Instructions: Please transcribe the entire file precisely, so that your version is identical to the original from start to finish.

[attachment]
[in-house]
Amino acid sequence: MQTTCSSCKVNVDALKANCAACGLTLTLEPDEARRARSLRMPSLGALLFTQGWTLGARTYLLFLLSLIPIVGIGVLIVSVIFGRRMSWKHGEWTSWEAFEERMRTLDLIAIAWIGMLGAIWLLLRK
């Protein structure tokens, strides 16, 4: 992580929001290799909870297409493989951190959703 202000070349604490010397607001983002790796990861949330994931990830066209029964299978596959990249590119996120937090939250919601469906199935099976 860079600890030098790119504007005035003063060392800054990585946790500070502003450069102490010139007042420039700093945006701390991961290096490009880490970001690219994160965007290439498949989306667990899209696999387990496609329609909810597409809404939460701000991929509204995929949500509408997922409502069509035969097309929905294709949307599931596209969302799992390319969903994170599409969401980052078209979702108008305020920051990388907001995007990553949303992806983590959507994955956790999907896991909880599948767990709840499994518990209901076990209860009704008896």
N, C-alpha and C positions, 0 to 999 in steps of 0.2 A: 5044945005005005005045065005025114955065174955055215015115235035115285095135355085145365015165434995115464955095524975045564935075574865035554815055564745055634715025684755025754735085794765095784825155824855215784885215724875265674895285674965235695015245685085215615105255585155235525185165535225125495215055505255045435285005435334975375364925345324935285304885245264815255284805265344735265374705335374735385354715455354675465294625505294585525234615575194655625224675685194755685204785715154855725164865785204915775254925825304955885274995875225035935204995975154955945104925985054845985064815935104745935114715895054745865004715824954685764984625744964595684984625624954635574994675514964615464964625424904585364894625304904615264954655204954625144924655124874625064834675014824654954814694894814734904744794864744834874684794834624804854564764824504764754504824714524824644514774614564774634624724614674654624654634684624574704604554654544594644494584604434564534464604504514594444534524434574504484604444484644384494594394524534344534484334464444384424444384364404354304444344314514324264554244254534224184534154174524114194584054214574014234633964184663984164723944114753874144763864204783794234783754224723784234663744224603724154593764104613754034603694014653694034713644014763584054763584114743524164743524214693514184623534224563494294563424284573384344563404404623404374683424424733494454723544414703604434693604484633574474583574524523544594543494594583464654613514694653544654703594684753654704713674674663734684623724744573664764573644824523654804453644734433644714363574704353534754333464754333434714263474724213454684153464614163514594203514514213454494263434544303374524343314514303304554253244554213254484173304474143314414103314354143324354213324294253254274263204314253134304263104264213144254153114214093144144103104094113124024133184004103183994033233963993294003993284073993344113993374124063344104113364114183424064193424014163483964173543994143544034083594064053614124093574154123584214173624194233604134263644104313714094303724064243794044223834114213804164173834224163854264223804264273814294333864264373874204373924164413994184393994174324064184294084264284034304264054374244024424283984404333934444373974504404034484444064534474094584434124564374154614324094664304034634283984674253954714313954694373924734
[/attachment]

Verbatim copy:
[in-house]
Amino acid sequence: MQTTCSSCKVNVDALKANCAACGLTLTLEPDEARRARSLRMPSLGALLFTQGWTLGARTYLLFLLSLIPIVGIGVLIVSVIFGRRMSWKHGEWTSWEAFEERMRTLDLIAIAWIGMLGAIWLLLRK
């Protein structure tokens, strides 16, 4: 992580929001290799909870297409493989951190959703 202000070349604490010397607001983002790796990861949330994931990830066209029964299978596959990249590119996120937090939250919601469906199935099976 860079600890030098790119504007005035003063060392800054990585946790500070502003450069102490010139007042420039700093945006701390991961290096490009880490970001690219994160965007290439498949989306667990899209696999387990496609329609909810597409809404939460701000991929509204995929949500509408997922409502069509035969097309929905294709949307599931596209969302799992390319969903994170599409969401980052078209979702108008305020920051990388907001995007990553949303992806983590959507994955956790999907896991909880599948767990709840499994518990209901076990209860009704008896």
N, C-alpha and C positions, 0 to 999 in steps of 0.2 A: 5044945005005005005045065005025114955065174955055215015115235035115285095135355085145365015165434995115464955095524975045564935075574865035554815055564745055634715025684755025754735085794765095784825155824855215784885215724875265674895285674965235695015245685085215615105255585155235525185165535225125495215055505255045435285005435334975375364925345324935285304885245264815255284805265344735265374705335374735385354715455354675465294625505294585525234615575194655625224675685194755685204785715154855725164865785204915775254925825304955885274995875225035935204995975154955945104925985054845985064815935104745935114715895054745865004715824954685764984625744964595684984625624954635574994675514964615464964625424904585364894625304904615264954655204954625144924655124874625064834675014824654954814694894814734904744794864744834874684794834624804854564764824504764754504824714524824644514774614564774634624724614674654624654634684624574704604554654544594644494584604434564534464604504514594444534524434574504484604444484644384494594394524534344534484334464444384424444384364404354304444344314514324264554244254534224184534154174524114194584054214574014234633964184663984164723944114753874144763864204783794234783754224723784234663744224603724154593764104613754034603694014653694034713644014763584054763584114743524164743524214693514184623534224563494294563424284573384344563404404623404374683424424733494454723544414703604434693604484633574474583574524523544594543494594583464654613514694653544654703594684753654704713674674663734684623724744573664764573644824523654804453644734433644714363574704353534754333464754333434714263474724213454684153464614163514594203514514213454494263434544303374524343314514303304554253244554213254484173304474143314414103314354143324354213324294253254274263204314253134304263104264213144254153114214093144144103104094113124024133184004103183994033233963993294003993284073993344113993374124063344104113364114183424064193424014163483964173543994143544034083594064053614124093574154123584214173624194233604134263644104313714094303724064243794044223834114213804164173834224163854264223804264273814294333864264373874204373924164413994184393994174324064184294084264284034304264054374244024424283984404333934444373974504404034484444064534474094584434124564374154614324094664304034634283984674253954714313954694373924734